But today, we not only remember the saints, we also have an experience with them. The sacrament which we celebrate today is not only something that invites us to remember, but most importantly to experience. The Holy Supper is that moment when we are lifted up into the heavens to commune with Christ, and the saints of all times and all places. The sacrament, then, is the time in which we sit at the table with all the saints, when we are bound together with them as an organic whole, with Christ as the head holding the whole thing together. 

I remember a story told to my by Allan, one of the saints that I remember this day. When his father died, Allan went to the monastery nearby. He went to celebrate the sacrament because he so badly wanted to be with his father again, and it was that sacramental moment which brought him close again. And this sacramental moment does the same for us. It unites us with one another, but it stretches even beyond the grave to unite the people of God, from every nation, people, tribe, and language. And within that multitude, that multitude too great to count, if you look closely, you might see faces that you recognize, with names that you recognize. Names like Allan and Gregg, and Jackie, and Newt, and Joel—and so many more.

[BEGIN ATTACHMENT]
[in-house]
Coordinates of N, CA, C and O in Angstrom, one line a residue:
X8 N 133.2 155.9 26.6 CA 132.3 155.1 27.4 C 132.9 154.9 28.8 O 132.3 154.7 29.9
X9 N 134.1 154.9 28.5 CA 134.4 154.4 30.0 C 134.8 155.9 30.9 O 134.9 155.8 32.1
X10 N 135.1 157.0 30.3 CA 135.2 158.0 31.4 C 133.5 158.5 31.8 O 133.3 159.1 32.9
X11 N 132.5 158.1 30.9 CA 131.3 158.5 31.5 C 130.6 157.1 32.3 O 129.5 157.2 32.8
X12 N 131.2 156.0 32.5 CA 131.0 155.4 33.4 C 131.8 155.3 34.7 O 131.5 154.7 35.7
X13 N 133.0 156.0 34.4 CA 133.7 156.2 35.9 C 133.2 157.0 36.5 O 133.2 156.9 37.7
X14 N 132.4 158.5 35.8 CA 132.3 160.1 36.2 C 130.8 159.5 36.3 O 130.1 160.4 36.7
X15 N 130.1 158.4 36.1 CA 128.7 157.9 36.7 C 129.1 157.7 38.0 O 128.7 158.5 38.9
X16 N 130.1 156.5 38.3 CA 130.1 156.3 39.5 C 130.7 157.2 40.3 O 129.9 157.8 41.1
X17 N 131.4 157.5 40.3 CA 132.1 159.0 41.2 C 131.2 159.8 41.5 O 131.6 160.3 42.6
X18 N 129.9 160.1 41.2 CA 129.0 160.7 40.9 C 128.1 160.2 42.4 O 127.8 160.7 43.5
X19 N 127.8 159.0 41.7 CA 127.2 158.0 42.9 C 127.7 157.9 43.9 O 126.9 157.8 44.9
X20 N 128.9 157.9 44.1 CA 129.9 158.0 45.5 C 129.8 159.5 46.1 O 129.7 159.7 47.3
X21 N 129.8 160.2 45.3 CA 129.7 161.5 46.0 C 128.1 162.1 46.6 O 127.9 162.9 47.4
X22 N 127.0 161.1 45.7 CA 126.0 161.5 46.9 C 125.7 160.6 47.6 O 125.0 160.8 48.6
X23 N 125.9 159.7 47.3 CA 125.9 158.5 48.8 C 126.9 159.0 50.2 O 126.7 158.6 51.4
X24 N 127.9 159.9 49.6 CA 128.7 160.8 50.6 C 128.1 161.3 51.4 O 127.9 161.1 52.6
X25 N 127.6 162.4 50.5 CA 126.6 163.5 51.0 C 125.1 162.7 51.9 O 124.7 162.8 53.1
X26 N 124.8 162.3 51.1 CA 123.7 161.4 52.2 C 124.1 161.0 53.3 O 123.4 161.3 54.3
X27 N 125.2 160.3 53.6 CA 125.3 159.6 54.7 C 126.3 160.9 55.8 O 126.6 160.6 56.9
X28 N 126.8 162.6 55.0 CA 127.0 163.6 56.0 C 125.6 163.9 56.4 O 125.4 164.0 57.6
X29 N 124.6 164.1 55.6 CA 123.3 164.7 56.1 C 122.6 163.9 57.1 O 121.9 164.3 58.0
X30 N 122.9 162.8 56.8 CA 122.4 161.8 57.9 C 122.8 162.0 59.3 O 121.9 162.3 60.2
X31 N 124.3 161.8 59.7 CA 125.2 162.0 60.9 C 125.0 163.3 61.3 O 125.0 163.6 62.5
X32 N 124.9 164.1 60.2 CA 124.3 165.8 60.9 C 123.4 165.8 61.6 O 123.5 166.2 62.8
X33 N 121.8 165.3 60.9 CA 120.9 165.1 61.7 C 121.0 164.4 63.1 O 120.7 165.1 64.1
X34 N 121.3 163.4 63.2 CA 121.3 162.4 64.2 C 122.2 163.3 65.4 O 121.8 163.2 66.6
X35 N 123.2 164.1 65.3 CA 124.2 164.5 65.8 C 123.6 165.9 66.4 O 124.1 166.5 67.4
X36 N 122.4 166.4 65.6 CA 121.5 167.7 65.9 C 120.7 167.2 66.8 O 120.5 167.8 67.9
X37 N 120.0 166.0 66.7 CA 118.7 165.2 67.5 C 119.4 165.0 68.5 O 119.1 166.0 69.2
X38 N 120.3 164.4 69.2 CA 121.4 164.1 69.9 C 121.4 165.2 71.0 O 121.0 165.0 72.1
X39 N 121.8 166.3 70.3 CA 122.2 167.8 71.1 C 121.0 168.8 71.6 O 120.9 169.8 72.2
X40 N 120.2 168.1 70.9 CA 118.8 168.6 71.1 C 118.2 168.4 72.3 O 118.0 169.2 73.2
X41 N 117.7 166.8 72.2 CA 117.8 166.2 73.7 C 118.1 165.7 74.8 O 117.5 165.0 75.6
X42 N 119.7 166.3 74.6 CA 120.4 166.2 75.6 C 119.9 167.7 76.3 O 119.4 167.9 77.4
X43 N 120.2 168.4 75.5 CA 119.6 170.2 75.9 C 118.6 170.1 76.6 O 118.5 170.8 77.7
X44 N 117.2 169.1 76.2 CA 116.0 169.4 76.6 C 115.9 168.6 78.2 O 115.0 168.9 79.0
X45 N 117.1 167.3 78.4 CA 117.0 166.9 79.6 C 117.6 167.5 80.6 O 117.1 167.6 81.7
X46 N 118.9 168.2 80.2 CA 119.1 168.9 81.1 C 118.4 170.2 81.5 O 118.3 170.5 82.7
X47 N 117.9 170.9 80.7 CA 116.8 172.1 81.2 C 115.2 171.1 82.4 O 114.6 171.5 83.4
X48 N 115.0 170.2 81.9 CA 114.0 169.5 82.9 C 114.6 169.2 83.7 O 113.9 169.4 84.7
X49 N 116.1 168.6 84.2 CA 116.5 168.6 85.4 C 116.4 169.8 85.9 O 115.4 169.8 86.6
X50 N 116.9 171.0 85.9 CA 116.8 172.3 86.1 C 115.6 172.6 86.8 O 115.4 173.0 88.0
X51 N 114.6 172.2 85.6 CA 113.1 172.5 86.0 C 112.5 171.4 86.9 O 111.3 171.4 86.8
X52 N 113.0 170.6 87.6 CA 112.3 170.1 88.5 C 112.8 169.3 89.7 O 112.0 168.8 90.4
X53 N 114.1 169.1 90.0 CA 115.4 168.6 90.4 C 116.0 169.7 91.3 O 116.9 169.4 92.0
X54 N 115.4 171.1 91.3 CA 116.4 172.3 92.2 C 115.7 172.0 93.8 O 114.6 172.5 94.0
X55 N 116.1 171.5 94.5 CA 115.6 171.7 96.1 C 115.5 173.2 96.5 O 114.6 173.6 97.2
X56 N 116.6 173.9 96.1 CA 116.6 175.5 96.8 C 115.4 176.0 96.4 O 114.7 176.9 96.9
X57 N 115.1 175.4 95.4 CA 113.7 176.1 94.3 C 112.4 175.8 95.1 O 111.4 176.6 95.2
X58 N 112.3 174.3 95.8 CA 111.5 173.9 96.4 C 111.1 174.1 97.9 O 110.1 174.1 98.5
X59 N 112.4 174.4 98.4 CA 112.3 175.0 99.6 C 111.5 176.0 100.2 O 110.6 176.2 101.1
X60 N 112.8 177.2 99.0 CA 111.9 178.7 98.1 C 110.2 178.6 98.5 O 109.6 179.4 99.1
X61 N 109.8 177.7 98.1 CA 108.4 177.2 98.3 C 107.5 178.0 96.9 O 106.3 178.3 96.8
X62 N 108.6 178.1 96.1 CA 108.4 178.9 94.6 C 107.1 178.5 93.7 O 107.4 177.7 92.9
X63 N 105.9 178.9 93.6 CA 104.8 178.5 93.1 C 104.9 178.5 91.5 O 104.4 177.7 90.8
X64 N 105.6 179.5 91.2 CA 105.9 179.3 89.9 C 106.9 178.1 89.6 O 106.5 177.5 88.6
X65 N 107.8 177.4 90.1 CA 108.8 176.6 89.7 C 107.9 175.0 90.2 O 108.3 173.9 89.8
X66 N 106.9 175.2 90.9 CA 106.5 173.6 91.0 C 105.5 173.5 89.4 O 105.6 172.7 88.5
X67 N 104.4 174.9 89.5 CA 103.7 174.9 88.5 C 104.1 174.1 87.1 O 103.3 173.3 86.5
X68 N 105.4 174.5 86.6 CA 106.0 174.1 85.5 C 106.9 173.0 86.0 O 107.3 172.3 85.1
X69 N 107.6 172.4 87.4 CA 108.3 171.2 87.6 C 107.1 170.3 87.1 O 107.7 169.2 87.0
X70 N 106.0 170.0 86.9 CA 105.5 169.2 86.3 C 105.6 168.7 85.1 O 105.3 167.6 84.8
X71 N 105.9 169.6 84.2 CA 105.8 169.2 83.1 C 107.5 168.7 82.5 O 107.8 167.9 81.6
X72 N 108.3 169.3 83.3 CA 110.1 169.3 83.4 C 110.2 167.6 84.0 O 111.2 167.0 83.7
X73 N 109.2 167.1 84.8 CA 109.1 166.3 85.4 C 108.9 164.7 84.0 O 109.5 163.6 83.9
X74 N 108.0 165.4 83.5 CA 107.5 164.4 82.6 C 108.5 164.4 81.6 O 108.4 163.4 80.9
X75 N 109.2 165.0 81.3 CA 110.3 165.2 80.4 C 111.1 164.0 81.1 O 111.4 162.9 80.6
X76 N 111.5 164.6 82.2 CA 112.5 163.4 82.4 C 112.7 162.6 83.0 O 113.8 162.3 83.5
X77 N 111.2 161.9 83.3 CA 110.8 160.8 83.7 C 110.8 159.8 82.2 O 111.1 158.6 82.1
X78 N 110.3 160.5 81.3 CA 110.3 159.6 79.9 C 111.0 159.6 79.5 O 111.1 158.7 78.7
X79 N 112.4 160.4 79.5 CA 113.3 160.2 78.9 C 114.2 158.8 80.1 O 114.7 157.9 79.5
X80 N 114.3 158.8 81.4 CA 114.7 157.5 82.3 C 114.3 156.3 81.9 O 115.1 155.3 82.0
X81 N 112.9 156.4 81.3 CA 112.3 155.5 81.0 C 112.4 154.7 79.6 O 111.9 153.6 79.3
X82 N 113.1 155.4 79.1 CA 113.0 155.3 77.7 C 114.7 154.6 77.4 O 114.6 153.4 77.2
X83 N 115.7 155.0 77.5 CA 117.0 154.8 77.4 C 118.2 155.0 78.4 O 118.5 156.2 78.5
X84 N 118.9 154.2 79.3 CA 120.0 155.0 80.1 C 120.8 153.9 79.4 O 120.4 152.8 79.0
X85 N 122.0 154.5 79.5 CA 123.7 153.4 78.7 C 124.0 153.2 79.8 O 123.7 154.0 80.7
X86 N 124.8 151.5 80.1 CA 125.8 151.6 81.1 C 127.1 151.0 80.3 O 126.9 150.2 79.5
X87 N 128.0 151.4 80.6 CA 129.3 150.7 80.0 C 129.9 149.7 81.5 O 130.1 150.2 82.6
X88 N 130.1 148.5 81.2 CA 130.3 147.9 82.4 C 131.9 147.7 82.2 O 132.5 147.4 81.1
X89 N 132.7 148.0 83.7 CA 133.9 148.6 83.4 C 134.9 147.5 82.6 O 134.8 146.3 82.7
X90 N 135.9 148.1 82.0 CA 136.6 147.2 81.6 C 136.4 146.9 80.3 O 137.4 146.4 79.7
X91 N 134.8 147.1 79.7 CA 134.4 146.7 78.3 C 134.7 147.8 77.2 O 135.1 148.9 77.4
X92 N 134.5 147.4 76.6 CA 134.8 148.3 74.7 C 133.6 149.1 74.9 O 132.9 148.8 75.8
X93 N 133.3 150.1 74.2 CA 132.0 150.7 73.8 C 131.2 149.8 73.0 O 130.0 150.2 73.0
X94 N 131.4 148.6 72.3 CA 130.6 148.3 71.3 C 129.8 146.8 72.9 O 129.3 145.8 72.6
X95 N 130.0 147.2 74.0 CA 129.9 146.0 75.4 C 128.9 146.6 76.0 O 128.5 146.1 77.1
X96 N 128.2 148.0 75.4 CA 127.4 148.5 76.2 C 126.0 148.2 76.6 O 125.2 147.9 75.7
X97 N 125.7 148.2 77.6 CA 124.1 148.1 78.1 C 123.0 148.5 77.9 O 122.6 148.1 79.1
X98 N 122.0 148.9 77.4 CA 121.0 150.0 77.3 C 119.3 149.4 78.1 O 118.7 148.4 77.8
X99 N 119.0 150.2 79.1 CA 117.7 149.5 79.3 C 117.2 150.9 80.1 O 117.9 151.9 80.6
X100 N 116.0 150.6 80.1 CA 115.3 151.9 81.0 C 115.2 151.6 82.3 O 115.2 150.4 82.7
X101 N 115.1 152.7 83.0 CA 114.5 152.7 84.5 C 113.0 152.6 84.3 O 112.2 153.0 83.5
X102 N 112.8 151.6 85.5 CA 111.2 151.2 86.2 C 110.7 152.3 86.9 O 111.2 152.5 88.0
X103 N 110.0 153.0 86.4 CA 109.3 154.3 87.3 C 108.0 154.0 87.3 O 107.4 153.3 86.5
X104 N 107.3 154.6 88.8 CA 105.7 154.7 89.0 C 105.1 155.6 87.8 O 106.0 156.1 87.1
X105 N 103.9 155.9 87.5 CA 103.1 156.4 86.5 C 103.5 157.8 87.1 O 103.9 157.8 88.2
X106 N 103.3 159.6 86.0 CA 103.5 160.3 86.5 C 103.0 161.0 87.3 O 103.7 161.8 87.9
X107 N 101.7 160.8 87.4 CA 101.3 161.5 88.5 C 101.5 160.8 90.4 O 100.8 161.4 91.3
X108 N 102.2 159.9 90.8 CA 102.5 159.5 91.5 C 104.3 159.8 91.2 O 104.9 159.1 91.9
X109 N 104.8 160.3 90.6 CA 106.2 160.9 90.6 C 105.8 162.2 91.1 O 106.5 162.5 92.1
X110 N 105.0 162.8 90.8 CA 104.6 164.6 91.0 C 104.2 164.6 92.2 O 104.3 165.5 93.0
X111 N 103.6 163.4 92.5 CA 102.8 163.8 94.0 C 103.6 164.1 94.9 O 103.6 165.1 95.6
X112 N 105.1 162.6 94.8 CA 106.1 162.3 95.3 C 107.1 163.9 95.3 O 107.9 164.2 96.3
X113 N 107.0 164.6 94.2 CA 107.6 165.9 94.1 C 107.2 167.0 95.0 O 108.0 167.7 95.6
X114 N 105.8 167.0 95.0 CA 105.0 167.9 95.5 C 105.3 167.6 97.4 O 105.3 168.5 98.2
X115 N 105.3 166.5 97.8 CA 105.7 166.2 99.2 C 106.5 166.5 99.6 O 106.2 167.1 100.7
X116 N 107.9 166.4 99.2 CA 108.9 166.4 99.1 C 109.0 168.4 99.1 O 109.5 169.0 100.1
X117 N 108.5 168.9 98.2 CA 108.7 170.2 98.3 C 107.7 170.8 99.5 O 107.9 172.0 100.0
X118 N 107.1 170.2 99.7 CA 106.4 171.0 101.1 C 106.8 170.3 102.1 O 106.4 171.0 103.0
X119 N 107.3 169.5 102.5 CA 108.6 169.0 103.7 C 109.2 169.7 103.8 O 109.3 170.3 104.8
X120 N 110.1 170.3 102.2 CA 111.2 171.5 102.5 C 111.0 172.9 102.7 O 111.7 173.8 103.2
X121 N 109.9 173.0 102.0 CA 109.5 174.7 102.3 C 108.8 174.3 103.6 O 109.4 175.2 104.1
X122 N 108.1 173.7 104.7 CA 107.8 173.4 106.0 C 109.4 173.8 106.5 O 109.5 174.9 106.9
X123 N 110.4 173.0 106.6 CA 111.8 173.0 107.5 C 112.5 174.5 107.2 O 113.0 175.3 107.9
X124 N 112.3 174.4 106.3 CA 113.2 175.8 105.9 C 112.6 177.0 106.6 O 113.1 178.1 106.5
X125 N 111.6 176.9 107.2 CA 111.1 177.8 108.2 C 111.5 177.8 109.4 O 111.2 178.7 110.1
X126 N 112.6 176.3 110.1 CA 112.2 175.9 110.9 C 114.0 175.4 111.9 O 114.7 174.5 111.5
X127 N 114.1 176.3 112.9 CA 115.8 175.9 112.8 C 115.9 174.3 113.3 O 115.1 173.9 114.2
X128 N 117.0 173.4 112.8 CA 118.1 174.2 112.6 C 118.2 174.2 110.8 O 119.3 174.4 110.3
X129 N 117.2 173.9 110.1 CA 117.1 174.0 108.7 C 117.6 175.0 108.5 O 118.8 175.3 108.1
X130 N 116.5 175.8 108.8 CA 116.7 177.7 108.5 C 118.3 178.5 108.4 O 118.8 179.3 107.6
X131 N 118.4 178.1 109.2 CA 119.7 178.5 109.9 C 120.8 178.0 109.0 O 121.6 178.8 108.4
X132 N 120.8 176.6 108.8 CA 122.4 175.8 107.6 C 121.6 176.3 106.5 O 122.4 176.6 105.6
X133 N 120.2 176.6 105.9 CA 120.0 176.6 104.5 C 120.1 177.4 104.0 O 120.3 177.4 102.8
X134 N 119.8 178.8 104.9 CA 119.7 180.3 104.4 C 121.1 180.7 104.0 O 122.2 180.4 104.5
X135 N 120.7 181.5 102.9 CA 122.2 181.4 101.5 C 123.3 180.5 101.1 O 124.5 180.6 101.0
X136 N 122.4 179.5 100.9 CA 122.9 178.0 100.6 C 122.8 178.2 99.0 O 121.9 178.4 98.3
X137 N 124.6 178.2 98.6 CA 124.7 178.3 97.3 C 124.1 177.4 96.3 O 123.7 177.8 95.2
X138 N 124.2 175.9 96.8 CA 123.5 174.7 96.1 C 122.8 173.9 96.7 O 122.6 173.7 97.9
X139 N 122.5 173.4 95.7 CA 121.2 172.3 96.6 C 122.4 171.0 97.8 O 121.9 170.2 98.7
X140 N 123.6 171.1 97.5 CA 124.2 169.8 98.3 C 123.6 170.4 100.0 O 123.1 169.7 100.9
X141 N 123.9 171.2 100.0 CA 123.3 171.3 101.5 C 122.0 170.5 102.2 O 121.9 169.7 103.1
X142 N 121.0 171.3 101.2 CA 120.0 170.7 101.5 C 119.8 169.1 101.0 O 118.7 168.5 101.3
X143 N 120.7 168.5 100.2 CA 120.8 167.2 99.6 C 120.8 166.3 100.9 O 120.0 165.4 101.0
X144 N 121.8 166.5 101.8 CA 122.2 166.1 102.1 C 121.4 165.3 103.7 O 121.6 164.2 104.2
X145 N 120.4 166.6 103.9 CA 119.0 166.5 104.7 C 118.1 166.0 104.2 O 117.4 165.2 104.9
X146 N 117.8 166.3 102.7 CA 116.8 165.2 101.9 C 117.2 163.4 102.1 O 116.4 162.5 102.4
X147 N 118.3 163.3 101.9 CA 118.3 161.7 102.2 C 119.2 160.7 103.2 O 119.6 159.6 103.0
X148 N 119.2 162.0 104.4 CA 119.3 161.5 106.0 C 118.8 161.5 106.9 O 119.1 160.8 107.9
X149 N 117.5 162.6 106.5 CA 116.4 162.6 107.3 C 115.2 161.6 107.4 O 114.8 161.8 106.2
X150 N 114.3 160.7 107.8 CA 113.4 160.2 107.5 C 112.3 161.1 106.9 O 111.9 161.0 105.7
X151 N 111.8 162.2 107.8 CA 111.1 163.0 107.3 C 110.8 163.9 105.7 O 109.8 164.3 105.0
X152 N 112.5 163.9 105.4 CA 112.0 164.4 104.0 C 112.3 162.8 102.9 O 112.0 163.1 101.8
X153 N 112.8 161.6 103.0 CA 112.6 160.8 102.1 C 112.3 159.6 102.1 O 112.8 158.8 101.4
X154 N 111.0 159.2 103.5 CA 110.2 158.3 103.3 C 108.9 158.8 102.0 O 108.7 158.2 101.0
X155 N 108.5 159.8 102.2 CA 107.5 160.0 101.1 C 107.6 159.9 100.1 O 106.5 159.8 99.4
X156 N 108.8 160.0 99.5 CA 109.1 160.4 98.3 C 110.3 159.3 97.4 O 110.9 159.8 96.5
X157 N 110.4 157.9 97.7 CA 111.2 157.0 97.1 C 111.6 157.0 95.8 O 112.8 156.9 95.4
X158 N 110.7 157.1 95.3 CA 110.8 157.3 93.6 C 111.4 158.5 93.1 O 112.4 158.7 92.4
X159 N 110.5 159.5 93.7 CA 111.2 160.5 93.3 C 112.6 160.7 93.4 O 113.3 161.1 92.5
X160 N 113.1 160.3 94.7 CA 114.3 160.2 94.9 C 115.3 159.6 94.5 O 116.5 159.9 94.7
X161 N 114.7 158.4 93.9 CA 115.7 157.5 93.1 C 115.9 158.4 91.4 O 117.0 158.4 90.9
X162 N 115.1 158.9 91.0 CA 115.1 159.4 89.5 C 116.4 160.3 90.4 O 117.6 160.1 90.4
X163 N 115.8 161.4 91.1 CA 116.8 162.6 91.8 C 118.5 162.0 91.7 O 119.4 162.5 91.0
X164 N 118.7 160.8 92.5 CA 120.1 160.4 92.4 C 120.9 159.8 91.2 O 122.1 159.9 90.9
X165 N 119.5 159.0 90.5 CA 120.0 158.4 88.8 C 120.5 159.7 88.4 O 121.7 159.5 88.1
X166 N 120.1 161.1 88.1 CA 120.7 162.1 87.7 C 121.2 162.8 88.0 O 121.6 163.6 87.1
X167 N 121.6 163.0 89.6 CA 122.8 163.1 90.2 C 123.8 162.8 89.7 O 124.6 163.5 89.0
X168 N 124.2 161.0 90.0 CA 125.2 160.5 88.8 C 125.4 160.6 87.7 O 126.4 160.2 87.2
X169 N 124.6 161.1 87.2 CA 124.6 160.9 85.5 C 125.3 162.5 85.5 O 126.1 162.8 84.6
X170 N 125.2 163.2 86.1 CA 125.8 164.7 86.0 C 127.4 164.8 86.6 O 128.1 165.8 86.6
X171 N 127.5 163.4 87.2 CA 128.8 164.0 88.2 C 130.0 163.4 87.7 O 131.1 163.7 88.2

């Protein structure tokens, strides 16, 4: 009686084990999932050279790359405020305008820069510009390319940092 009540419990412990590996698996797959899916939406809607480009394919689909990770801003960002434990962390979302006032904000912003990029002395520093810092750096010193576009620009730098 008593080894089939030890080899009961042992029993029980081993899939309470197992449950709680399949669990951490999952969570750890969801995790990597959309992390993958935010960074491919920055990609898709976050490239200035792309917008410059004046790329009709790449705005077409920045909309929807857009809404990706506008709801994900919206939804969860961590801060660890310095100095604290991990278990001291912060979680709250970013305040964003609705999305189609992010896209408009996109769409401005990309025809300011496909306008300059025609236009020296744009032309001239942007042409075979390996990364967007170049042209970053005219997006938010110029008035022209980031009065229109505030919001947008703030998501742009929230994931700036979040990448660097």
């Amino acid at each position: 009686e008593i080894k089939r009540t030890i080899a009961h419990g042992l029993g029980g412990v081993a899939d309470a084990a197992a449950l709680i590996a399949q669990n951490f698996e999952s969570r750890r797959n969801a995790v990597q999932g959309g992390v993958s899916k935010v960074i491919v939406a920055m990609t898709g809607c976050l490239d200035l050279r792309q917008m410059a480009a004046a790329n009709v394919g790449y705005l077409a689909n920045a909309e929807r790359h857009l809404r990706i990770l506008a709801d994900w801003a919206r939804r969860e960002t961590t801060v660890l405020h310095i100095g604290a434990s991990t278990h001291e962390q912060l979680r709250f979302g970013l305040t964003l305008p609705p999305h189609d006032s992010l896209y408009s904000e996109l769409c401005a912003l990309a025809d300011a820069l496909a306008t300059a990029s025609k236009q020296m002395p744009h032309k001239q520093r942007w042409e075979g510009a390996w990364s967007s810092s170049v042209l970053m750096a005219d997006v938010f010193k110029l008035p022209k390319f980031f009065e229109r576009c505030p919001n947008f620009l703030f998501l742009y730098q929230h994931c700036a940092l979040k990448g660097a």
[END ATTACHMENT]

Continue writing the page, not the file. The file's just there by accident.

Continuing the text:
And let us continue “forward to the city that has foundations, whose architect and builder is God.” And that when we finish our part of the journey, that we might also take our place amongst that beautifully diverse multitude, that we might wash our robes in the blood of the Lamb only to find them even more brilliant than before, as we take up our palm branch and join our voices with the saints. “Salvation belongs to our God who is seated on the throne, and to the Lamb! Amen! Blessing and glory and wisdom and thanksgiving and honor and power and might be to our God forever and ever! Amen.”

Published by Matthew van Maastricht

Matthew serves as the pastor and teacher of the Altamont Reformed Church in Altamont, New York. He is a Fellow of the Reformed Church Center at New Brunswick Theological Seminary, and teaches for New Brunswick Theological Seminary. His particular interests are church history, the Reformed confessions, and church polity. The views expressed here are his own.